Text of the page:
Decorative rock removal??

Discussion in 'Landscape Architecture and Design' started by D Felix, Aug 30, 2004.

  1. D Felix

    D Felix LawnSite Bronze Member
    Posts: 1,898

    We are in the planning stages of a wall removal and re-install (I posted pics of the walls in another thread), and was wondering if anyone had a good way to remove (to save) decorative rock. It's got fabric underneath, so we shouldn't be fighting getting it out of the soil.

    Right now we're guesstimating around 15 tons needs to come up.

    Anybody have any method that beats a couple of hombres raking it into a tractor/skid bucket?

    I've got some ideas, but want to hear other ideas before I share them.... The reason is, I'm not sure how they would work or how cost effective they would be........

    And, yes, the rock is worth saving, OUR wholesale cost on it is ~$130/ton!


    Dan
     
  2. GreenMonster

    GreenMonster LawnSite Silver Member
    from NH
    Posts: 2,702

    hmmmm

    I guess you want to get it to a solid area like asphalt or concrete so you can scoop it up easily for reinstallation?

    Can you backdrag the majority of it out of there with a skid steer or tractor, then pull out the rest on the fabric -- sort of like tarping leaves? I asssume the fabric isn't strong or wide enough to pull out entirely?

    If you tried to scoop it out, you'd almost undoubtedly end up grabbing the fabric too, and losing the rock in the soil???

    I guess I'm not really sure. Would probably be clearer being able to see the site. Good luck however you go about it.
     
  3. D Felix

    D Felix LawnSite Bronze Member
    Posts: 1,898

    It's the same rock that is on the top side of the walls in the thread that I started a couple of weeks ago on removing walls...

    There's no solid surface around, unless you count the pavers below the walls.

    I'd wondered about bringing in a power broom attachment on a skidsteer, but I'm afraid that the broom will quickly tear the fabric to shreds. I think a broom/paddle kombi-attachment for the weedeater may work, though it would be slower than the SS attachment.

    The other thought I had was a vaccuum excavator, but I'm afraid those would be too costly. Haven't checked into them much yet though.........

    Any other thoughts?


    Dan
     
  4. GreenMonster

    GreenMonster LawnSite Silver Member
    from NH
    Posts: 2,702

    I thought about a powerbroom, but thought it might be too slow (too much rock?).

    If it's at the top of that wall, would your really want to get that close with a skid steer?

    You figure out how to take down the wall?
     
  5. D Felix

    D Felix LawnSite Bronze Member
    Posts: 1,898

    That's a concern too.:)

    As for taking the wall down, don't know for sure yet, but we're thinking along the lines of a mini-ex and a thumb, and a couple "manuel" laborers for palletizing. I doubt the block will be re-used, but if it's palletized it'll be easier to deal with.... I may bring some home, if I can sneak it out!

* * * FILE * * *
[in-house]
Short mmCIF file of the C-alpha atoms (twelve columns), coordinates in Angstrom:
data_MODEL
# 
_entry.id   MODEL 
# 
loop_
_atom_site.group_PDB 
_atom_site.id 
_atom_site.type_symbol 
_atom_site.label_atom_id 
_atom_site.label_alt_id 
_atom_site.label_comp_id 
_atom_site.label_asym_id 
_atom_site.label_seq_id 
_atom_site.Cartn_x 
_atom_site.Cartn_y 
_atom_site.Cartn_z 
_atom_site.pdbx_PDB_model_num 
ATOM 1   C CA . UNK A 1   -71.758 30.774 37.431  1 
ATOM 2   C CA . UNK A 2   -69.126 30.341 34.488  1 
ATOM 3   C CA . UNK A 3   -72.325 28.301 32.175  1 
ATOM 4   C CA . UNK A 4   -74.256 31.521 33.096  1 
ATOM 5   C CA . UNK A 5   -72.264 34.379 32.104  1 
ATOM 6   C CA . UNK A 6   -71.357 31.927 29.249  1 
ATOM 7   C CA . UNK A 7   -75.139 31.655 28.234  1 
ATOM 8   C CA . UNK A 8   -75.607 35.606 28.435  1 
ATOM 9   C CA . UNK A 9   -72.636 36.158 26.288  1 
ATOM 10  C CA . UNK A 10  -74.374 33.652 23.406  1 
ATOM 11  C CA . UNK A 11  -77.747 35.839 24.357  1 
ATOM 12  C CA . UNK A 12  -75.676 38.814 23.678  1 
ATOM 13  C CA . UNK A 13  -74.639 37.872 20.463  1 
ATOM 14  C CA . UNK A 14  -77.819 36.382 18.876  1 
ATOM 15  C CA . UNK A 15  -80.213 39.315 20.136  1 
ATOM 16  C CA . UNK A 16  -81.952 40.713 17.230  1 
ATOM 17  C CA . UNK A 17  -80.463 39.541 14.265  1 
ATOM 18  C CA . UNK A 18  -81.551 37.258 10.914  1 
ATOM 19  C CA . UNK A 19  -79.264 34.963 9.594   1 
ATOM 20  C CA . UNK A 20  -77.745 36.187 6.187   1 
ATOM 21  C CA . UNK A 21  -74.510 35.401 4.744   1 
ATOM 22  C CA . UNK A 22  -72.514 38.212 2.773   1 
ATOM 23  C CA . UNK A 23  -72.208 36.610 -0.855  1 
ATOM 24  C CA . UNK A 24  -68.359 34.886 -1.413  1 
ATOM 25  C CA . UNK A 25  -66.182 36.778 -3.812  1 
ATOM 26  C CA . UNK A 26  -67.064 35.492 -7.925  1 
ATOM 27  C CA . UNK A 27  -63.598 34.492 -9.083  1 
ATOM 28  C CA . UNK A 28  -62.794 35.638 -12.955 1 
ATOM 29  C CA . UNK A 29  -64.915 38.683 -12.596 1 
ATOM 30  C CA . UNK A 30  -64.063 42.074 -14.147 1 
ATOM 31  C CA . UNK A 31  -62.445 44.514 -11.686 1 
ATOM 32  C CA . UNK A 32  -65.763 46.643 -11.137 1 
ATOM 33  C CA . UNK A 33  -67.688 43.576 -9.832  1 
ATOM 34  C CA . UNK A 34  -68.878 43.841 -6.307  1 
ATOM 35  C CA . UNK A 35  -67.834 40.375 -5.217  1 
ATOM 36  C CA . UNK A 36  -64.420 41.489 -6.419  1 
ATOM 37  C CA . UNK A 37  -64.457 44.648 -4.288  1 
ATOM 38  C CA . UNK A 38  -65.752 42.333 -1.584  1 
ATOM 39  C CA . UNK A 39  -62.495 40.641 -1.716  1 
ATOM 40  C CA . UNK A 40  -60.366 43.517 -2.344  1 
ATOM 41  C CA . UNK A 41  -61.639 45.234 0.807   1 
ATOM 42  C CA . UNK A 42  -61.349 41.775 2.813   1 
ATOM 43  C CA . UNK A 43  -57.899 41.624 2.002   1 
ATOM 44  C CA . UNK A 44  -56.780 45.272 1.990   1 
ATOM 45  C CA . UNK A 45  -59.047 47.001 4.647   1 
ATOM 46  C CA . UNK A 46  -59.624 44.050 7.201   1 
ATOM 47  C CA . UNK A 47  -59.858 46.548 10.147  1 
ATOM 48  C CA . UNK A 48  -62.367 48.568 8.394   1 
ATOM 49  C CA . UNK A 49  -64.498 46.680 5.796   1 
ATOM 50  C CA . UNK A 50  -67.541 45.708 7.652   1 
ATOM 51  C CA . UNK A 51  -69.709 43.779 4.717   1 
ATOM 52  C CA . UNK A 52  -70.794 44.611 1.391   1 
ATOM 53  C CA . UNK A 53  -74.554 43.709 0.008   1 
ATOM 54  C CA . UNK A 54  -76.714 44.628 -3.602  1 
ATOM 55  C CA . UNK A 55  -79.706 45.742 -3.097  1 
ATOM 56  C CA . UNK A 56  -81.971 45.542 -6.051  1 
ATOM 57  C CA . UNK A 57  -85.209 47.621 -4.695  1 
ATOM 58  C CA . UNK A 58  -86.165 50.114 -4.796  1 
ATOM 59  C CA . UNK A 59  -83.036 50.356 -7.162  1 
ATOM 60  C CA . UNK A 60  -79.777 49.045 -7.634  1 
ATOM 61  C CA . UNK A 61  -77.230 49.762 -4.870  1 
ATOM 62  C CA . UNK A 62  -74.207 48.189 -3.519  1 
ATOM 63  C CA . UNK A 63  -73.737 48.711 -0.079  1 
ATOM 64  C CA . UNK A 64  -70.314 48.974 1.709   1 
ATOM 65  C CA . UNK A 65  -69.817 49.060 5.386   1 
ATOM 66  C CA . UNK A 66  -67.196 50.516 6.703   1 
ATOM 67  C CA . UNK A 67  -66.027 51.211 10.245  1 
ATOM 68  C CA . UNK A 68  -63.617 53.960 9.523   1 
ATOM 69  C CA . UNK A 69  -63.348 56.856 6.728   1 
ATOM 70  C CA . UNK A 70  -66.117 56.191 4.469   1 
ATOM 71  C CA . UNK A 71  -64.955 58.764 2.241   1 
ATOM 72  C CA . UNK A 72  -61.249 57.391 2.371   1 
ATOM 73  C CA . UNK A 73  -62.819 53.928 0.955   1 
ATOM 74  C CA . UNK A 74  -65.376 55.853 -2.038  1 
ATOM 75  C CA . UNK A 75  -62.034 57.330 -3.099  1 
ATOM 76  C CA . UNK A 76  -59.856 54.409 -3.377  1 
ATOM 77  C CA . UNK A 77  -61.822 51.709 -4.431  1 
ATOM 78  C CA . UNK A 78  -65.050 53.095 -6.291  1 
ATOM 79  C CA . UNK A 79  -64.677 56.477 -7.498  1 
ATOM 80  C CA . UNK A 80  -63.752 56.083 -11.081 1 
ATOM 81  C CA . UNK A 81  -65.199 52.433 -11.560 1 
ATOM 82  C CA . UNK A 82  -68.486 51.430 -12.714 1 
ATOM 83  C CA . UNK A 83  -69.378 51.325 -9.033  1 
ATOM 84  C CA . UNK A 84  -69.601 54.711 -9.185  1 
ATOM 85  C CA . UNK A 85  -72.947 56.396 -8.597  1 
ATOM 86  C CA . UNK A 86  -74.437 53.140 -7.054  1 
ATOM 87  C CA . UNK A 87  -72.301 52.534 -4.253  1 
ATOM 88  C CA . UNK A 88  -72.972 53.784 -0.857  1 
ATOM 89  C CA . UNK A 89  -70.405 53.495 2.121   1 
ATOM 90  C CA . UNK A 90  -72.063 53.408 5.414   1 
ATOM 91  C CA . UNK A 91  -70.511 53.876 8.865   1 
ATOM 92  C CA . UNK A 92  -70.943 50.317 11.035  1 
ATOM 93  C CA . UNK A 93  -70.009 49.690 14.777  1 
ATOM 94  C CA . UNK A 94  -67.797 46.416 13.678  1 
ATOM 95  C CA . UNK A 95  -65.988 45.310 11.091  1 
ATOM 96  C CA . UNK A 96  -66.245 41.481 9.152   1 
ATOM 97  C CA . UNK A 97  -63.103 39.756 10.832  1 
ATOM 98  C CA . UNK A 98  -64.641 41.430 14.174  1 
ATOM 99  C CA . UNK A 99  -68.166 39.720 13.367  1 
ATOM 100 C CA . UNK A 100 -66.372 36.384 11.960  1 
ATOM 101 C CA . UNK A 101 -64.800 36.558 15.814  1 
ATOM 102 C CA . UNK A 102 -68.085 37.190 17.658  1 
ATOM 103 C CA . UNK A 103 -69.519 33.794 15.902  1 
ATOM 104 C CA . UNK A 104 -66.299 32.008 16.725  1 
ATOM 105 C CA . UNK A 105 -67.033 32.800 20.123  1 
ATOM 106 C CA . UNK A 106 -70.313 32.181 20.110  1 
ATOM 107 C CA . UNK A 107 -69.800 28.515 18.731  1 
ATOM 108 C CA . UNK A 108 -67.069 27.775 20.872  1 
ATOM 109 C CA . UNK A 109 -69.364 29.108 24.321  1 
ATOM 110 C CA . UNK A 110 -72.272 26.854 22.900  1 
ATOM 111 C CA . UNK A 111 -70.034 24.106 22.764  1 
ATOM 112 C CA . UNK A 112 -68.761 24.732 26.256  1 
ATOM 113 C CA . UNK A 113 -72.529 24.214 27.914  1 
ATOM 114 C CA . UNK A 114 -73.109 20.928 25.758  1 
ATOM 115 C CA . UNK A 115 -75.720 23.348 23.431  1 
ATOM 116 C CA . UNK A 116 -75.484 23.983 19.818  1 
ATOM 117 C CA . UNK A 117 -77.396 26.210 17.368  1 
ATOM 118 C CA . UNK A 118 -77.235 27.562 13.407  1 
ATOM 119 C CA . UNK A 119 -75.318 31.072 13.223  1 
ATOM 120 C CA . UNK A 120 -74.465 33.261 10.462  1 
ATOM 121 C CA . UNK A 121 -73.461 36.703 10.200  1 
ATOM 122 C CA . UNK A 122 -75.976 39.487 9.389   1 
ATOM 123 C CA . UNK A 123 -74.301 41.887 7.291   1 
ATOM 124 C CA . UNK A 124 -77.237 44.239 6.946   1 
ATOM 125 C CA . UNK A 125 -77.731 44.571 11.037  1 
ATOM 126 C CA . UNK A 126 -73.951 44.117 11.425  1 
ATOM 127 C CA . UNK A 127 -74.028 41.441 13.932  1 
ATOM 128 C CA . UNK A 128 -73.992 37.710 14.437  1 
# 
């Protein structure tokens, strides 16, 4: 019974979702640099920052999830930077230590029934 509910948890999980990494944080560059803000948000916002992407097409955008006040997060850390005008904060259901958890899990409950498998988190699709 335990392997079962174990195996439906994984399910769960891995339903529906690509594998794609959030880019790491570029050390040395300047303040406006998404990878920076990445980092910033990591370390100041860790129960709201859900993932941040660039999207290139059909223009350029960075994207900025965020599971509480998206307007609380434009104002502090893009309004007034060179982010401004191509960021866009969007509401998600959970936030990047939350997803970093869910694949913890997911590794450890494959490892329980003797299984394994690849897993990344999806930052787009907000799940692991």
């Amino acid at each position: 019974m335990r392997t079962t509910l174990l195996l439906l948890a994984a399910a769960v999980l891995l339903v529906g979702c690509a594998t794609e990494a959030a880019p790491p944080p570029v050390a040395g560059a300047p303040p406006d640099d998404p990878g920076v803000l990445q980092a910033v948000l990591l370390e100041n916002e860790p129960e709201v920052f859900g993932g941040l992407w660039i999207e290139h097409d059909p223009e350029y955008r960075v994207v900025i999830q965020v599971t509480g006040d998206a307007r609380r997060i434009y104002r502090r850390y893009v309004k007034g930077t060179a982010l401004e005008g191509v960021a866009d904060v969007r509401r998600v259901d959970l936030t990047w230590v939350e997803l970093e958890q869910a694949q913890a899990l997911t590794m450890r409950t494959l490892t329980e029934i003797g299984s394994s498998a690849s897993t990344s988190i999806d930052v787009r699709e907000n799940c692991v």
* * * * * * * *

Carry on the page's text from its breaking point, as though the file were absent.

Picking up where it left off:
Rough calculations show on the re-build I'm gonna produce around 700 cubic yards (loose) of soil! Gonna have to get a big machine. Fun, fun, fun!:D That, of course, is assuming they want to do it that way......


    Dan
     
  6. GreenMonster

    GreenMonster LawnSite Silver Member
    from NH
    Posts: 2,702

    I kinda thought a large skid (3000#) capacity with forks. Disassemble wall & palletize at same time. Then, you could reuse the block? I know you said reuse wasn't an issue, but it sure will be sad to see all that destroyed.
    :cry:
     
  7. D Felix

    D Felix LawnSite Bronze Member
    Posts: 1,898

    The biggest problem with reuse is that there likely will not be enough blocks to install the new walls. And, as you probably know, it's nearly impossible to match 3-4 year old blocks to new ones when it comes to color.....

    We're still in the planning stages though, so thing could/will change.


    Dan
     
  8. Scag48

    Scag48 LawnSite Fanatic
    Posts: 6,067

    Hmm, here's what I would TRY to do. See if you can somehow roll the tarp and rock back about 3 feet on a leading ege then take your skid steer with a bucket and go under the fabric and scoop fabric and rock all in one pass. When the bucket gets full, go ahead of the bucket, rack back some of the rock and cut the fabric so that where you cut the fabric the rocks won't get on the dirt, making a mess. Then haul the rock and fabric to a pile, preferably on asphalt. Then you have pretty good size pieces of fabric that you can just pick through the pile and pull out, leaving the rock.
     
  9. Randy Scott

    Randy Scott LawnSite Bronze Member
    Posts: 1,915

    Honestly, I think good 'ol manual labor may yield the best results. Sometimes there just isn't an easy way to do a tough job. Doing it by hand will probably allow the best results for the original removal and any cleanup/fabric separation needing to be done later.
     
  10. D Felix

    D Felix LawnSite Bronze Member
    Posts: 1,898

    That's kinda what I was thinking too, Randy.... I still need to check on cost of a vaccuum excavator though. Depending on cost/day and speed of pick-up, that may be the route to go. A local excavator has a trailer mounted unit that I've seen a few times, need to check with him.

    How well do the bristle sweepers (kombi attachment) work compared to paddles for rock? We don't have either, but from what I remembert, one works better than the other.


    Dan
     

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